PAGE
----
By Diana Stewart, Executive Account Manager
Surprise billing happens when a patient with health insurance is treated at an out-of-network hospital or when an out-of-network doctor assists with the procedure at an in-network hospital. Bills for such services can range from hundreds to tens of thousands of dollars.
“Surprise” out-of-network bills have come under close scrutiny, mostly focused on Emergency Room instances where a participant my seek services at an in-network hospital, but the attending physician could be out-of-network. Ambulance transportation is known to be a large component of the problem as well, although its impact is poorly understood.
For members of large national insurance plans, from 2013–17, 71% of all ambulance rides involved surprise bills. For both ground and air ambulances, out-of-network charges were substantially greater than in-network prices, resulting in an average potential surprise bill of $450 for ground transportation and $21,698 for air transportation. Though out-of-network air ambulance bills were larger, out-of-network ground ambulance bills were more common, with an aggregate impact of $129 million per year. Out-of-network air ambulance bills had an aggregate impact of $41 million in 2013 increasing to $143 million in 2017.
As the Federal Government seeks to implement legislation limiting surprise billings for emergency services at in-network levels, federal proposals to limit surprise out-of-network billing should incorporate protections for patients undergoing ground or air ambulance transportation as well as hospital services.
Eliminating surprise billing would save people with employer-provided health insurance as much as $40 billion annually. However, surprise billing lets hospitals extract more money from patients and demand higher payments from insurers.
By Andrew Kupperman, RISQ Consulting Employer Services and Workforce Technology Consultant, SHRM-CP
I’ve written a few blog posts about change in the past, as I believe the ability to adapt to new challenges is one of the most important skills you can possess in life. But what happens when an event occurs that forces you to change many things at once, and there is an uncertainty about how, when, and what it will look like when things “settle down”?
The COVID-19 pandemic hit the world at large about 4 months ago, which forced all of us into vast amounts of change in a very short period. We have gone through: changing the way we work and live in a considerably more isolated nature, learning to manage houses full of family members day in and day out, figuring out new and safe ways to go to public places, and even needing to learn about new programs available to help people and businesses keep heads above water through all of this. None of these things have been small changes, and we’ve all had to go through some level of them within a very short period of time.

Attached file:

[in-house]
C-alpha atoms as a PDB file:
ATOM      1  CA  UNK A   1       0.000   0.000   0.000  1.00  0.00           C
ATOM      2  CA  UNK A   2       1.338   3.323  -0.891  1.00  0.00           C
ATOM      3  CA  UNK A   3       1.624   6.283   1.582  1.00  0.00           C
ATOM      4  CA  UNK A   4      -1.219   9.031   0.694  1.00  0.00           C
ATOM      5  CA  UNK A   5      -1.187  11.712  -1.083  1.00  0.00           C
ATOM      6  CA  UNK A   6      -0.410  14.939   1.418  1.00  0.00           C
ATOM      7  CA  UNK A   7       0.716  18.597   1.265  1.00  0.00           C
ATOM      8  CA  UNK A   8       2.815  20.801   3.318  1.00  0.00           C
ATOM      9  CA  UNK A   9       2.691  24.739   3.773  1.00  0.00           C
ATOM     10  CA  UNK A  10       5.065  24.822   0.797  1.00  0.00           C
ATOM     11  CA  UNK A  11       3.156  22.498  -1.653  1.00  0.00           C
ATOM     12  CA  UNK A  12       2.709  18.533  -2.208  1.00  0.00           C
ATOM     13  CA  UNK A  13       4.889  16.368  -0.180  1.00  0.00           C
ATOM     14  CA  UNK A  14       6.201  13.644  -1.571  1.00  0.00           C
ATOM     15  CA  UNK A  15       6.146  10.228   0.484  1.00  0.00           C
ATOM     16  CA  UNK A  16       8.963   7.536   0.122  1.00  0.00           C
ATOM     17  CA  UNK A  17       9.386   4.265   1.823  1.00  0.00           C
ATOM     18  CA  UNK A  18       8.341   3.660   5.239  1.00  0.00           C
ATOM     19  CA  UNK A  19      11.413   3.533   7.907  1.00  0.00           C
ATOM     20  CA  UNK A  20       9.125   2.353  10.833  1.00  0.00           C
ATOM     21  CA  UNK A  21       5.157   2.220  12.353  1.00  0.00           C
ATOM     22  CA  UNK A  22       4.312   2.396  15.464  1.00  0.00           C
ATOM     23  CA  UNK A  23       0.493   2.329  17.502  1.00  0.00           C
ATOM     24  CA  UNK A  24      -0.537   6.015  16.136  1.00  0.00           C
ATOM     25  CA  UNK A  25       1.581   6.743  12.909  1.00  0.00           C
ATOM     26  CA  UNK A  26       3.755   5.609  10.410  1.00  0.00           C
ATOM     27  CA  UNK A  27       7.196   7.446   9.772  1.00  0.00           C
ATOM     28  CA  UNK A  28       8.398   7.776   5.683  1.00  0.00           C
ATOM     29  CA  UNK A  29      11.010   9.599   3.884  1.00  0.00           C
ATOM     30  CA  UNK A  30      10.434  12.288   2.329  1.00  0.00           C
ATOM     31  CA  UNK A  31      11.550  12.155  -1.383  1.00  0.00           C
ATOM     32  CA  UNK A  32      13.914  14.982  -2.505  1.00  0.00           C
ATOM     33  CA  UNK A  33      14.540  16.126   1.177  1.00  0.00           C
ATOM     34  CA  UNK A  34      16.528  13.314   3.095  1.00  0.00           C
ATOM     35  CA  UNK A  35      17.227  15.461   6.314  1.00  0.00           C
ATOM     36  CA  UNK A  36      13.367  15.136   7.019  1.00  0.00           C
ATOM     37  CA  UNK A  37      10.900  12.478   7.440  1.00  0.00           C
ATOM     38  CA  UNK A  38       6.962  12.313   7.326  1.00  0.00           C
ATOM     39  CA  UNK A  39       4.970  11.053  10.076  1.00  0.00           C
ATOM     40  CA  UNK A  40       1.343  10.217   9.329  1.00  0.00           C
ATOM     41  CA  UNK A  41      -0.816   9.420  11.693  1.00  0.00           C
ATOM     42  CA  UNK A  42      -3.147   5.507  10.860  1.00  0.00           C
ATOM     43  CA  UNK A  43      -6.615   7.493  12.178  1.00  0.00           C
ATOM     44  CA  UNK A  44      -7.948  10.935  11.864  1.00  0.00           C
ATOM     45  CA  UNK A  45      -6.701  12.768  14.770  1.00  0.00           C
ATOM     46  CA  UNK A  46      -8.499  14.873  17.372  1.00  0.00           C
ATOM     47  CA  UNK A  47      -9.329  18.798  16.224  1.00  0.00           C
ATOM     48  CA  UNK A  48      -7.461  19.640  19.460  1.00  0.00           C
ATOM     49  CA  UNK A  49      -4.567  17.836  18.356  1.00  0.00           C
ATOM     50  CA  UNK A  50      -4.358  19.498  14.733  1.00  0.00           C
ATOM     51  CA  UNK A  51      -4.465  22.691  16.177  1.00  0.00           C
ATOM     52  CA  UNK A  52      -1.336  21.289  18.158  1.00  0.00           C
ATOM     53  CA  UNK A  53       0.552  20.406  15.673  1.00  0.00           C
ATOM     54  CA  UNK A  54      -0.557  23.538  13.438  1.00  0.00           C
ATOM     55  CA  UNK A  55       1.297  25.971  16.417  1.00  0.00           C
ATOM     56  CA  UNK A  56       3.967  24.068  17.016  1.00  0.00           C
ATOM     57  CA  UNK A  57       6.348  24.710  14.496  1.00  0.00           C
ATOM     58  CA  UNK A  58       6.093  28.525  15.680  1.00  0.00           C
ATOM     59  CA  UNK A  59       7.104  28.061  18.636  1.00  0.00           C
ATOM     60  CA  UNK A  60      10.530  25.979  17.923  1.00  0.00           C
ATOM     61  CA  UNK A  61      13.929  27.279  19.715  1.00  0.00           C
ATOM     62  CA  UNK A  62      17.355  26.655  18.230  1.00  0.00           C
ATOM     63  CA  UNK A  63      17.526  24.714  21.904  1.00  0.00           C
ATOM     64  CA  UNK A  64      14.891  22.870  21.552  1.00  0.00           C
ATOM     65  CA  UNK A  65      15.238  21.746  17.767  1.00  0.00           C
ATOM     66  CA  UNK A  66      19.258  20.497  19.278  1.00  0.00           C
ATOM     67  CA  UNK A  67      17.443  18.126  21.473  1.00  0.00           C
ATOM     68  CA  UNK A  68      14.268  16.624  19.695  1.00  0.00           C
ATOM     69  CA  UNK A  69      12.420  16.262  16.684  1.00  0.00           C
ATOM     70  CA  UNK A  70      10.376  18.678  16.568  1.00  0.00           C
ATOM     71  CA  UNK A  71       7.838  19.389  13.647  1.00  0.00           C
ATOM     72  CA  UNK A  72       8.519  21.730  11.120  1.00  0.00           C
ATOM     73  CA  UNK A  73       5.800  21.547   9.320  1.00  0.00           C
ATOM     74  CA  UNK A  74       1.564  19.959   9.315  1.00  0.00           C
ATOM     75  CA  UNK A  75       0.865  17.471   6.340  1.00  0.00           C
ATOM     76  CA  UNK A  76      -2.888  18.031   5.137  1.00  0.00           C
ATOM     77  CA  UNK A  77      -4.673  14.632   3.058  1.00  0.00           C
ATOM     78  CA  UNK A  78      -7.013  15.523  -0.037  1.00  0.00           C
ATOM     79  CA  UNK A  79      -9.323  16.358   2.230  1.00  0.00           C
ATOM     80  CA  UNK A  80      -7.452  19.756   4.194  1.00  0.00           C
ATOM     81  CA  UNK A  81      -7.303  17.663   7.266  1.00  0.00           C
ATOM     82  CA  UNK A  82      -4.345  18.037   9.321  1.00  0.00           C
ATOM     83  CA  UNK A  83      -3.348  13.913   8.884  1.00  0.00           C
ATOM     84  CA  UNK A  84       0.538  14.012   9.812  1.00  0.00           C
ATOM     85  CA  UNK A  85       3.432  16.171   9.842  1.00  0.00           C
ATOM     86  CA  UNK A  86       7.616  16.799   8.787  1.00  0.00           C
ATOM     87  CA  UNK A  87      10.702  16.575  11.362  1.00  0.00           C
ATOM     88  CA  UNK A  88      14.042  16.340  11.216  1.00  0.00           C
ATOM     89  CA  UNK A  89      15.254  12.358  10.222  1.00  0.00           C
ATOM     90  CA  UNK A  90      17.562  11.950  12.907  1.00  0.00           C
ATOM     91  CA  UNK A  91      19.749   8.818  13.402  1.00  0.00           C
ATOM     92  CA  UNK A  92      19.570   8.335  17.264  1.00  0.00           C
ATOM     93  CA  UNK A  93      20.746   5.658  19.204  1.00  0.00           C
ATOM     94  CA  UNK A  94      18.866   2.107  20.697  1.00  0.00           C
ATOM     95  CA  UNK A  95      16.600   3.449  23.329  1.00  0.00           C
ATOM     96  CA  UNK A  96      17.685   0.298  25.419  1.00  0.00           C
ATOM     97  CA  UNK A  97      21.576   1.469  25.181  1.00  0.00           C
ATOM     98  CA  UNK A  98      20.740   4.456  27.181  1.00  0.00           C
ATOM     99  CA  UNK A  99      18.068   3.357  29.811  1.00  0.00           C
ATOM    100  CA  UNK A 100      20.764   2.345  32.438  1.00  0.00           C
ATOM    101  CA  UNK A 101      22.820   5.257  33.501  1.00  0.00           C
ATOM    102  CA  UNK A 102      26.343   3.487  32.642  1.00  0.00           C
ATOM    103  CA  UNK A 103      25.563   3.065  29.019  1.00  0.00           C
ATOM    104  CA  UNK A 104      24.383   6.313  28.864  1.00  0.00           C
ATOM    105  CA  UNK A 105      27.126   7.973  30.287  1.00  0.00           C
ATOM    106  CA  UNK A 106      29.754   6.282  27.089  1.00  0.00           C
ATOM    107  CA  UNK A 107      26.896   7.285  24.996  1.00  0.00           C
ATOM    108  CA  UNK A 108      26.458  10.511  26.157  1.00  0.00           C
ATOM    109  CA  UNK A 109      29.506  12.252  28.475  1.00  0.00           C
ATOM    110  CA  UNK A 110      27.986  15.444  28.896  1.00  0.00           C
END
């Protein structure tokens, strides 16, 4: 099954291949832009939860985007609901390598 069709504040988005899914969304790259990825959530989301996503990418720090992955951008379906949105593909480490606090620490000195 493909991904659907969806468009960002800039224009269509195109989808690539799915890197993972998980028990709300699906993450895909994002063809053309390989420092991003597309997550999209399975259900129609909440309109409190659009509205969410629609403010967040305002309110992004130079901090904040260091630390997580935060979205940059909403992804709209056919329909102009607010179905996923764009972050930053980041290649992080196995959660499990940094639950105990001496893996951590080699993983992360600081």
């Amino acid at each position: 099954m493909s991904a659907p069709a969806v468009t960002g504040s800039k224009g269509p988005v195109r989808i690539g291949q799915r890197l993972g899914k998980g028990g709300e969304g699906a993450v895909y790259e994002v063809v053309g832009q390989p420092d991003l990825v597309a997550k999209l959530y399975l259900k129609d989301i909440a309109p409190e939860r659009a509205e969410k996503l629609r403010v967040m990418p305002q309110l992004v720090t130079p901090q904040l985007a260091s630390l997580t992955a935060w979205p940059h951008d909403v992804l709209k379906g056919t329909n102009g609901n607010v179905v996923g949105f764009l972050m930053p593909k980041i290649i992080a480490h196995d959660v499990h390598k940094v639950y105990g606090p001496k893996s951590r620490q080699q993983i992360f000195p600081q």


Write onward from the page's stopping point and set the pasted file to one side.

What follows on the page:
It’s interesting to think back to when this all started. What I’ve learned is that when we are faced with a lot of change at once, the immediate reaction to cope with the change is to say “we’ll get through this and things will be back to normal soon”. Even though public society seems to be “opening” up a bit more, I think it’s safe to say we are not living the same way we once did prior to COVID-19, and it’s hard for me to say things will ever be back to “normal” or how it was before. We are still facing new, significant changes, forcing us into some level of adaptation we haven’t previously faced.
So if things most likely won’t be how they were before, then what? I’ve heard we’re all waiting for a new normal to come in to our lives. Is it here yet? The definition of normal is “conforming to a standard; usual, typical, or expected.” There is a still a great amount of this causing anxiety and uncertainty we are dealing with consistently, so probably not.
However, I might suggest the only standard or expected thing we have in our lives is change. Maybe it doesn’t seem that way when we consider our prior life, but perhaps that’s just because we weren’t dealing with such big changes, and so many of them within a short timeframe.
Author and motivational speaker, Denis Waitley once said, “You must welcome change as the rule, but not as your ruler”. COVID-19 has given us an opportunity to reassess and fine tune how we all deal with change. Over the last 4 months, we’ve all had a ton of practice with some pretty big changes to our day to day lives. It’s easy, when faced with a new change, to resist and rebel against it. But perhaps think on how you’ve dealt with recent change in the past, and remember how you conquered it. This can only help in sharpening your adaption skillset.
Circling back to the definition of normal, the last thing I’d like to offer is perhaps we are in the “new normal” now. If we consider change to the be the standard, usual, typical, and expected thing to happen, then that’s half of the battle to getting back to normal. The other half is simply conforming to that idea, and not resisting every change that comes your way. If you think of things in that light, then congratulations! You’ve reached the new normal!